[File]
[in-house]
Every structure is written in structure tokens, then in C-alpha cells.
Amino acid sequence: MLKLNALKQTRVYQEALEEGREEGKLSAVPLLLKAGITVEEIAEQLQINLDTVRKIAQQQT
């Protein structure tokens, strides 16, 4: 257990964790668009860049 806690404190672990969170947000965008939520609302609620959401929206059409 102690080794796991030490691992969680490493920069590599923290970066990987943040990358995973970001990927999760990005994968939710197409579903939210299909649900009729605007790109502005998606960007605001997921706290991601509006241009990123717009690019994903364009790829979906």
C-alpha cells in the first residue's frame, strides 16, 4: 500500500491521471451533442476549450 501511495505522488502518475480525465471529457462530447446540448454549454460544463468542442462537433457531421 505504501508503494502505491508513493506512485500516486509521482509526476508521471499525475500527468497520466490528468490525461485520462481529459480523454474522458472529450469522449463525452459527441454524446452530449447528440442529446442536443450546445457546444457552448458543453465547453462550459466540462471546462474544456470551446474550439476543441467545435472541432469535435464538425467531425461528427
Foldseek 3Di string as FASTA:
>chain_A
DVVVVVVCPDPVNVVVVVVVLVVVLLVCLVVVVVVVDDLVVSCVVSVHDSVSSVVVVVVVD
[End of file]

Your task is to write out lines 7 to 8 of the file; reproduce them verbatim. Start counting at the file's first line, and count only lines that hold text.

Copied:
>chain_A
DVVVVVVCPDPVNVVVVVVVLVVVLLVCLVVVVVVVDDLVVSCVVSVHDSVSSVVVVVVVD